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Schizophr Bull. 2004;30(3):563-72.

Changing middle schoolers' attitudes about mental illness through education.

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  • 1Center for Psychiatric Rehabilitation at Evanston Northwestern Healthcare, 1033 University Place, Suite 450, Evanston, IL 60201, USA.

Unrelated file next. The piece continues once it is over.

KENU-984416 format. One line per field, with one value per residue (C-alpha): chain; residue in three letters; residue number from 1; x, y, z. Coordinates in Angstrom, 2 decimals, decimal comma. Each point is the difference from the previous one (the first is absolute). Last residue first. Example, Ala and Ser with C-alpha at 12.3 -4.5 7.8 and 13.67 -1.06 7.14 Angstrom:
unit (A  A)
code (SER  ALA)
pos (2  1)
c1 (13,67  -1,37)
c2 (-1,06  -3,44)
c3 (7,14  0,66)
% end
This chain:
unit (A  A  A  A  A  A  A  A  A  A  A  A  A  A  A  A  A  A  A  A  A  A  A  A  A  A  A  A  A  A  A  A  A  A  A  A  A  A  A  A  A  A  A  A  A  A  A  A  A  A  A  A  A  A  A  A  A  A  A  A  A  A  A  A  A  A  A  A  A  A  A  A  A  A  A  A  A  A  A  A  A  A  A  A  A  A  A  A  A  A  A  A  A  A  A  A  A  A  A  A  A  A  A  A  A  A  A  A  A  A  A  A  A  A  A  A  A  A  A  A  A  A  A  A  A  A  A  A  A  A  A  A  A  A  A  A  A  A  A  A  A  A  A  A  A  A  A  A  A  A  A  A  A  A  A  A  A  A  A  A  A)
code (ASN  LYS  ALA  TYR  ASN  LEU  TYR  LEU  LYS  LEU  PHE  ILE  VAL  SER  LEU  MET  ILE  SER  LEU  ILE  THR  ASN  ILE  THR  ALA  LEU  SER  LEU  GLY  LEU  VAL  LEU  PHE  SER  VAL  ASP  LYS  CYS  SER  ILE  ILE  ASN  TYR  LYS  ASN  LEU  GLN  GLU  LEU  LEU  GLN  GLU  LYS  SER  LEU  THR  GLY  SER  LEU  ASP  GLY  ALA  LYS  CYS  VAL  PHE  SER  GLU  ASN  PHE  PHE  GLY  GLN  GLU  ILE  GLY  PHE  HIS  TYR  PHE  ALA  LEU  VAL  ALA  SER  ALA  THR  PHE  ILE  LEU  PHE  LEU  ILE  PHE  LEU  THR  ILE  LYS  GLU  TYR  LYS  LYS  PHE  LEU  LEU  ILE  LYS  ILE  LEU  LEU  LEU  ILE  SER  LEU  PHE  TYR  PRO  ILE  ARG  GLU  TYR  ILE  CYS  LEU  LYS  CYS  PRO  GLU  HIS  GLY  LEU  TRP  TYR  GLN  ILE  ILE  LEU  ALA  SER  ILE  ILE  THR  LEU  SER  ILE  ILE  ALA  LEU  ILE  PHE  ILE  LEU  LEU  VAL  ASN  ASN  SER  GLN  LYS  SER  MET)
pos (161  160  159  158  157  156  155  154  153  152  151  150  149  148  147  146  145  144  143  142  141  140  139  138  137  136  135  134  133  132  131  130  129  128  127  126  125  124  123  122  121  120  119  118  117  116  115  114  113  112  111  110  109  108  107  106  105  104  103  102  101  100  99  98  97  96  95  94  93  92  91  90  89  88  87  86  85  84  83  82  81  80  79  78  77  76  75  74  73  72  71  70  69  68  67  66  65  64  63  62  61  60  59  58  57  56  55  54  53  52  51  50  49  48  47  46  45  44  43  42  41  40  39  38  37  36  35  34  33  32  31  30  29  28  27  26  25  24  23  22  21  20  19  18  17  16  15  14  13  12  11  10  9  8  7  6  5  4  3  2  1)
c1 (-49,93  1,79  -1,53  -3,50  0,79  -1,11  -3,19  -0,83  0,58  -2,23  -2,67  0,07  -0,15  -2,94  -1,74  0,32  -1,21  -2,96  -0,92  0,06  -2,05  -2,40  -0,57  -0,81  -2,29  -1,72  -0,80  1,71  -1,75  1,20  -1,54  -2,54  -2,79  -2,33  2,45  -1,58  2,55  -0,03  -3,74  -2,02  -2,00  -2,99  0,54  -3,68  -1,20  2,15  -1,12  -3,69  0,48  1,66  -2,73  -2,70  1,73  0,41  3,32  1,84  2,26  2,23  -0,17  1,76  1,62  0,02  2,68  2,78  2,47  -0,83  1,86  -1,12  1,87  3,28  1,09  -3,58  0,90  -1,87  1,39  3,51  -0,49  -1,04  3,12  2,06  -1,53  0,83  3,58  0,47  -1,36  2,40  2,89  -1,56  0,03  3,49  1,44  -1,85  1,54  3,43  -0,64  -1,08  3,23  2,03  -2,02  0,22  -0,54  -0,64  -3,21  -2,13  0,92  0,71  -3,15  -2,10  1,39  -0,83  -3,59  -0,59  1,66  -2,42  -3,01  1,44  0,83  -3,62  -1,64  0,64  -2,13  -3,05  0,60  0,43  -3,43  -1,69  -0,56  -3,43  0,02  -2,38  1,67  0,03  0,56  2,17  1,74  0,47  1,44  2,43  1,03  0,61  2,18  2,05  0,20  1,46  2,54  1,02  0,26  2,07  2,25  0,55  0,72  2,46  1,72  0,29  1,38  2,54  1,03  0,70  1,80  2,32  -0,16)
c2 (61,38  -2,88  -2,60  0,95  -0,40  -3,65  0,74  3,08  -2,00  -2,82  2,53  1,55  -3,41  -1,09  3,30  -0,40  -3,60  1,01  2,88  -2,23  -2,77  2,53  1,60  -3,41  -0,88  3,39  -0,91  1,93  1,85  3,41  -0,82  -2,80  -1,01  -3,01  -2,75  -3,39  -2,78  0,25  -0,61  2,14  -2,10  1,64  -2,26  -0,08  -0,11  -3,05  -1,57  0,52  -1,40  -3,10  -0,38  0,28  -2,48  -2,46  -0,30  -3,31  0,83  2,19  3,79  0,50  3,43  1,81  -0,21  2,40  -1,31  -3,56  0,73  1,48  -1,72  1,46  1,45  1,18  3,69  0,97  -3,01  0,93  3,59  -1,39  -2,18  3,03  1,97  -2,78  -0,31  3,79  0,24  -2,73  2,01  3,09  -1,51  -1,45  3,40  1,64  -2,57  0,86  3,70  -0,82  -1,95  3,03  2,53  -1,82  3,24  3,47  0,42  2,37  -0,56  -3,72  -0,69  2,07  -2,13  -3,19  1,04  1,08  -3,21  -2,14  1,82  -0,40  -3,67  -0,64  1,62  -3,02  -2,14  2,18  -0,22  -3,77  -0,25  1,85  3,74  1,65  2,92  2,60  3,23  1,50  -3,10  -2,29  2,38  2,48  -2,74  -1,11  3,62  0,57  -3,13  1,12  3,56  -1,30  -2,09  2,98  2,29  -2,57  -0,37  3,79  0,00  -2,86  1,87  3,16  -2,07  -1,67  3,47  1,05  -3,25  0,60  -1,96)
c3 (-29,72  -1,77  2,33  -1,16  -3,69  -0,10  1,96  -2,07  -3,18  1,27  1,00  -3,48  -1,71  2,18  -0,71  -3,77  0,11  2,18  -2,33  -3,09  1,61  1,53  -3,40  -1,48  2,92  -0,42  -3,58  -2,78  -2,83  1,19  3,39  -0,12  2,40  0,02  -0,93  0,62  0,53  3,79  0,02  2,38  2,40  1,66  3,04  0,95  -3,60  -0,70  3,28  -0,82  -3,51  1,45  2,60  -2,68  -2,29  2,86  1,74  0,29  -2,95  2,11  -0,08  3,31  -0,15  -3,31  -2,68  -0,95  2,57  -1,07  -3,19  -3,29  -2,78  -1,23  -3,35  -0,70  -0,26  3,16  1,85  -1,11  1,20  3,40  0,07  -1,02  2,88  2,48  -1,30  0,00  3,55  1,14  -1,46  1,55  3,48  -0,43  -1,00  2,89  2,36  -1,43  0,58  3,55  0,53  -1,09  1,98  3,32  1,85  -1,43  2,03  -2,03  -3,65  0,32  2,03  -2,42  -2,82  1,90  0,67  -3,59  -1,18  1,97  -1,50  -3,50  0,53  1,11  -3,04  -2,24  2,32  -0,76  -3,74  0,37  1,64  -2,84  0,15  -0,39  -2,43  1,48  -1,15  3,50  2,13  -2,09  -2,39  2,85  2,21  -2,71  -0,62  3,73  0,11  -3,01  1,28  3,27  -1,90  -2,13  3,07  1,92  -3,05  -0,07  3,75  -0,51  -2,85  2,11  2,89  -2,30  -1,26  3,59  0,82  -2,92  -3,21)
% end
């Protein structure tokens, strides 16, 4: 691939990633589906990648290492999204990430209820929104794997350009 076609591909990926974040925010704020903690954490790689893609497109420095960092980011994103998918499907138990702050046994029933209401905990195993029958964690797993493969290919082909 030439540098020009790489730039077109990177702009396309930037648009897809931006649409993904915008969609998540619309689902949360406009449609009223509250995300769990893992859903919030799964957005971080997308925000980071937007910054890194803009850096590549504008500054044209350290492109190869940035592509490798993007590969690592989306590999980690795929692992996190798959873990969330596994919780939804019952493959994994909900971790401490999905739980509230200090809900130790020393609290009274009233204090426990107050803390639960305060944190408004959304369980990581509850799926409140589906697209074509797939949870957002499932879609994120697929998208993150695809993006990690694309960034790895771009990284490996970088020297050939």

The field test of The Science of Mental Illness curriculum supplement for middle school (grades 6-8) children provided an opportunity to assess knowledge and attitudes about mental illness in more than 1,500 middle school students throughout the United States and to evaluate the impact of an educational intervention on stigma-related attitudes. Two primary questions were examined: (1) what are the baseline knowledge and attitudes about mental illness in this sample of middle school students, and (2) does participation in a curriculum about the science of mental illness increase knowledge and improve attitudes about mental illness? Consistent with findings from other studies, results indicate that students had some understanding of mental illness as a problem of the brain with biological and psychosocial causes; however, they lacked knowledge about treatment and overall were "not sure" about many aspects of mental illness. The students did not strongly endorse negative attitudes about mental illness at baseline. The curriculum produced significant improvements in both knowledge and attitudes at posttest and was most effective in improving attitudes among those with more negative baseline attitudes. These findings suggest that a brief educational program can be an effective intervention to increase knowledge and improve attitudes about mental illness.

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